The miners' strike of 1984-5 turned whole communities lives' upside down, setting miners against the government, the police and sometimes each other.
We had asked if anyone could identify the boy in this picture
Here, News Online prints some memories of the period from people who were affected by it in Wales.
The boy in the picture is me. I just used to go over the tip with my mates to get coal for my mum and dad. The times were hard, but it was a better time. People rallied together.
Craig Williams, now 28, still living in the Penrhiwceiber area
This [boy in the picture] is Craig Williams from Penrhiwceiber. I think he is in Cwmcynon pit as it's just down the hill from his house. I was in school with him. His parents still live in Penrhiwceiber. [He's] sieving coal in a shopping basket - he was about eight in this picture.
Jeff Juliff, Penrhiwceiber
I was still living at home in Penrhiwceiber with all my family involved in the mining industry. It was a sad time as we were having to survive on hand outs of food parcels. The behaviour of the government of the day was disgraceful, undignified and scandalous. No modern, civil society should ever have to endure that again. My house used to look over the old Cwm Cynon pit (pictured above) that had been closed for many years, and this is where the photograph was taken. Everyday you would see people both young and old sifting through the coal on the tips and then walking back across the bridge to the village.
During the strike I was living in London and so had a slightly different perspective on the day - to - day developments of events. For the most part the strike was just another news story that didn't really affect the routine of Londoners who were largely ignorant of and disinterested in the plight of mining communities. However, as I came from the south Wales coalfield, I remember the shock of seeing striking miners walking through the City of London carrying buckets and asking passers - by for money in order to boost the strike fund. I thought I had stepped back into the 1920s.
Ian Price, Treorchy
The sight of soup kitchens in Wrexham to support the striking miners brought home how little progress had been made to help working people in the twentieth century. My other main memory (I was only twelve) was of Thatcher visiting a factory next to my house a couple of years later. The whole area had to be closed down as the miners and other unions made a last protest to her at how she had destroyed their livelihoods.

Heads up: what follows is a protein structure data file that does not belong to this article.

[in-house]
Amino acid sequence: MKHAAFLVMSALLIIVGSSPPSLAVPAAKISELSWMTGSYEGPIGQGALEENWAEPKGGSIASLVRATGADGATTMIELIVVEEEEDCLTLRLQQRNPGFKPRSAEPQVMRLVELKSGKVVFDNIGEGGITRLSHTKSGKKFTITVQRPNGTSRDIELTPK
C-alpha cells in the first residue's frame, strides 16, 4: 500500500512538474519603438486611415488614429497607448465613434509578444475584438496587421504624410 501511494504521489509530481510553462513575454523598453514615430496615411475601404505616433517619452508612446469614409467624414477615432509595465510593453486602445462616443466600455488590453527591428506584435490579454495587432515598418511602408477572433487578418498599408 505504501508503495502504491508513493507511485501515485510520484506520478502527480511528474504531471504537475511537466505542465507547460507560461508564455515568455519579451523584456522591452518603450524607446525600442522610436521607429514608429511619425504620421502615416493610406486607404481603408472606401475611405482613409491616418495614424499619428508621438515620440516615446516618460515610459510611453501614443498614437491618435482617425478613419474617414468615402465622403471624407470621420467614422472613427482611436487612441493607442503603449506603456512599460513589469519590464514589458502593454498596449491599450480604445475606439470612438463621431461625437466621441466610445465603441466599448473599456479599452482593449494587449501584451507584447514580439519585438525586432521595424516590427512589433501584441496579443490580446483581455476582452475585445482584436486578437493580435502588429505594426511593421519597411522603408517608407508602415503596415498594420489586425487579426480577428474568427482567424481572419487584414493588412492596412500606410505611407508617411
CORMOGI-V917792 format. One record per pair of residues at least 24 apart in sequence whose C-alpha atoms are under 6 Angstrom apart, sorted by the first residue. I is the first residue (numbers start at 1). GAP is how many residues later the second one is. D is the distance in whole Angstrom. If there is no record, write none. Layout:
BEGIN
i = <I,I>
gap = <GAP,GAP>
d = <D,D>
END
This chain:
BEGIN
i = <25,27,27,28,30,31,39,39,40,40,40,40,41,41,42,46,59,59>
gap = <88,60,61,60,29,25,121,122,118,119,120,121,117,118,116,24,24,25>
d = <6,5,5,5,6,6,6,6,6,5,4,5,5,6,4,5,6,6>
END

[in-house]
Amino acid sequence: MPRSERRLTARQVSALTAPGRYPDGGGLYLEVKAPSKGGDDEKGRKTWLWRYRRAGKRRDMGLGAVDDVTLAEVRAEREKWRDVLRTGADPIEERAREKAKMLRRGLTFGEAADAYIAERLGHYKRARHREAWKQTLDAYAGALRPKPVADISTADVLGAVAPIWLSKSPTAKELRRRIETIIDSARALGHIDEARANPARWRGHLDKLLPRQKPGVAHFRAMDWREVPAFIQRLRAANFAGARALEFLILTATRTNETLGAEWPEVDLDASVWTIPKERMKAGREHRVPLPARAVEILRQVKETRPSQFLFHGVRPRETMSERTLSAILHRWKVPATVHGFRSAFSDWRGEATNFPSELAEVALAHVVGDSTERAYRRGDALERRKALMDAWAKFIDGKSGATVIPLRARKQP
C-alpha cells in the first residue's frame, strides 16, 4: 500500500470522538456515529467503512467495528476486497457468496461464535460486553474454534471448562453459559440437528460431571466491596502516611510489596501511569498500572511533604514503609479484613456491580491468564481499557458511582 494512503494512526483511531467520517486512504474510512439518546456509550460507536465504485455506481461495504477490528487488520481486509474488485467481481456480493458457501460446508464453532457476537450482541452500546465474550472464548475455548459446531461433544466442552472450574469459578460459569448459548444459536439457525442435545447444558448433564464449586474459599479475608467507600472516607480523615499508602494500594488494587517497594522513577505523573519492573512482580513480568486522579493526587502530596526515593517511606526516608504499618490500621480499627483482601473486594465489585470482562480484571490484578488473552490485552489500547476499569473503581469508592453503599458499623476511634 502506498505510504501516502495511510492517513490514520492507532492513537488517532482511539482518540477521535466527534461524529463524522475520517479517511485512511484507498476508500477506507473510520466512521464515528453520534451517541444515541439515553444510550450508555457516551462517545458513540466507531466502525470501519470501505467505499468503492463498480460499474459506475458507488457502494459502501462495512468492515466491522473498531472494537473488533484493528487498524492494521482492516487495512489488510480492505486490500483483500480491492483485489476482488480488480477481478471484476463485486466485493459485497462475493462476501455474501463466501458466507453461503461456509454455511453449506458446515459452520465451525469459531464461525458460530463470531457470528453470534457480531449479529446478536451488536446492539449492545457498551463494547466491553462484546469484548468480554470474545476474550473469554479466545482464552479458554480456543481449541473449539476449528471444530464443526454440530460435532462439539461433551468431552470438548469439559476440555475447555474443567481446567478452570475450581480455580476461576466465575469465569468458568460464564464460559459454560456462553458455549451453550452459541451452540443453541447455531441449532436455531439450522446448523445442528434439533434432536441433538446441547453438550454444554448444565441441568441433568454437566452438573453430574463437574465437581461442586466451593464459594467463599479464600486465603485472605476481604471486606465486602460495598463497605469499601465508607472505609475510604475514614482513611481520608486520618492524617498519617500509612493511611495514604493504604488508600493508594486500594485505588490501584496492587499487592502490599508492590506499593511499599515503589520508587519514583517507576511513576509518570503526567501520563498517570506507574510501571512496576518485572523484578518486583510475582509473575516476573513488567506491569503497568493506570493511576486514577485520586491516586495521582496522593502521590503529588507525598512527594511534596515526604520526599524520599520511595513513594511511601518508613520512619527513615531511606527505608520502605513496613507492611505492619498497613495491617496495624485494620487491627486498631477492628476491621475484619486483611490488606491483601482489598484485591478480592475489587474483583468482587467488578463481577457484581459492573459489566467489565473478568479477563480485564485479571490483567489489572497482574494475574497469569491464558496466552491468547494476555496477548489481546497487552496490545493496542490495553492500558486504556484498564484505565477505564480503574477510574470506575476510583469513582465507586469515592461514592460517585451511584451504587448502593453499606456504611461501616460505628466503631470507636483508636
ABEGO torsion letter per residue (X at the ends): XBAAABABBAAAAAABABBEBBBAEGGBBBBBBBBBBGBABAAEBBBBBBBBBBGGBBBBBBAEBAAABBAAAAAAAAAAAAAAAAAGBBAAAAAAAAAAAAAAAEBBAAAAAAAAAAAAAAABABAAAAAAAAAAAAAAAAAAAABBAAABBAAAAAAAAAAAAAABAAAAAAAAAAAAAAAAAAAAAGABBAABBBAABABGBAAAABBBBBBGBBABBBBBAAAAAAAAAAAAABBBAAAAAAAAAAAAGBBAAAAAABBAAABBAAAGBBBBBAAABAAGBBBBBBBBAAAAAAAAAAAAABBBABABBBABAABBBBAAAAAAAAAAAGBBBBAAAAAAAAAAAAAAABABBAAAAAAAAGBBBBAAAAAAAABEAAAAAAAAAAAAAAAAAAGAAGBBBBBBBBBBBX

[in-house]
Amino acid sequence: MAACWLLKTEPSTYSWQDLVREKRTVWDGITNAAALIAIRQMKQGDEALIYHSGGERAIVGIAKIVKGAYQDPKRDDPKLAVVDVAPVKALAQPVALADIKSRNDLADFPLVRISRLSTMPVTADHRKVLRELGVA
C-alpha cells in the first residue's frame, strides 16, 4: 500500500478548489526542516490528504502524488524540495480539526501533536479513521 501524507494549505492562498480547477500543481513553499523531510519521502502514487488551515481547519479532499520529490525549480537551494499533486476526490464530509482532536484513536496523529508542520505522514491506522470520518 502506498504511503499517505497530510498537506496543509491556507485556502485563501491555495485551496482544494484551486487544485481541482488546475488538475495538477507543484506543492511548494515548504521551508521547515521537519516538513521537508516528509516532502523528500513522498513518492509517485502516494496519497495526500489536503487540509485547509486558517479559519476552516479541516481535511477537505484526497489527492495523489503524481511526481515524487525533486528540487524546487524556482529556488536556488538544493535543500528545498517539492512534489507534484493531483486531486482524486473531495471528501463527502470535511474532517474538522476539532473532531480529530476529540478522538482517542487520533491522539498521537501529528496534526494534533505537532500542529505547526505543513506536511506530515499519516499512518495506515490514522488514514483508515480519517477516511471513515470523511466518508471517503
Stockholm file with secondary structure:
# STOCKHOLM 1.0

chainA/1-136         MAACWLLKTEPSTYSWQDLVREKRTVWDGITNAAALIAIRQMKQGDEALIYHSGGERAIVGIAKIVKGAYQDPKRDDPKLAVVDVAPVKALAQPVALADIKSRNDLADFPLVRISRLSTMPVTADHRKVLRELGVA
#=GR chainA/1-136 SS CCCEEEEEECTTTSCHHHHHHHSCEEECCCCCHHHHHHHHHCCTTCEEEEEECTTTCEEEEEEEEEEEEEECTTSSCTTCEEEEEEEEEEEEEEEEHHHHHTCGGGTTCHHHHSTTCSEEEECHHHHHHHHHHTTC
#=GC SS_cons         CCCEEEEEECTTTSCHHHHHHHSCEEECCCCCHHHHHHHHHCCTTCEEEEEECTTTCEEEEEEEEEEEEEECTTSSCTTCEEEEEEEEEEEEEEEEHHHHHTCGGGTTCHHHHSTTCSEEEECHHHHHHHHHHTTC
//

Richard Bettley, Wrexham, Wales
I was at school in Llandovery, hitch-hiking back to Cardiff for the weekend after missing the last train out, along with my brother and two friends. We had a short distance left and were thumbing for a lift when we got bored, as boys do, and starting throwing stones at a small sign! Within minutes, four police cars came roaring up the slip road. Jokingly we ran up the embankment not thinking they were after us. Once we realised they were we 'gave ourselves up' and were each taken away in separate cars. We had a slap on the hand and £20 fines, which of course we deserved. They then gave us a lift home. They thought we had been strikers, throwing bricks from the over-pass at the coal trucks breaking the pickets.
It was a very sensitive time.
Mark, Dubai, UAE
I remember the strike quite well since I worked for the Japanese Sony electronics company in south Wales at the time and knowing what the government of the day was like, the evil Thatcher I called her and such, wanted to help them as much as I could. At first the company allowed them to do collections so we all contributed, after all we believe it the right of everybody to protect his own livelihood. Then they forced the organisers to stop this. I remember the atrocious behaviour of the media and you lot, feeding the public with misinformation, lies and inaccuracies. I will never forget you lot for this. I also believe things have still not changed much and I know you know this also. You and your police should be ashamed of yourselves.
Response from Sony to Dave's comments about the collections: This was a long time ago, but we cannot believe that the company's policy then was any different to what it is today. We adopt a very politically neutral position, and would not allow any collection to be made in work time which would not reflect the company's (neutral) position.
Memories: miners' wives collecting for the strike in cold and sleet outside the (centrally heated) Port Talbot shopping centre because the Labour council refused them access.
A letter from Emlyn Williams, then president of the south Wales area of the NUM, thanking me for a modest contribution to the strike, and asking me to "convey to friends in Nicaragua the feelings of the miners in this terrible struggle against a neo-fascist government".
The feeling of sadness and defeat, walking down to the pit at Blaengarw at the strike's end, the feeling of bitterness and impotence at the triumph of the plutocracy that rules us and the compliant middle class that serves it
Gwyn Williams, Nicaragua (Pontypool, Wales)
I grew in a village where a lot of people worked at the Point of Ayr mine. Life was tough for a lot of people and it tore the village I lived in apart. My biggest memory is going to the beach in Talacre. We had to walk through property owned by Point of Ayr. I recall at the age of 14 walking past the picket line with a group of similar aged friends, where the striking miners joked that the "scabs" were looking younger. Then walking through the police lines where they would joke that they needed to keep an eye on this lot.
Kevin B, Phoenix AZ, Ex-north Wales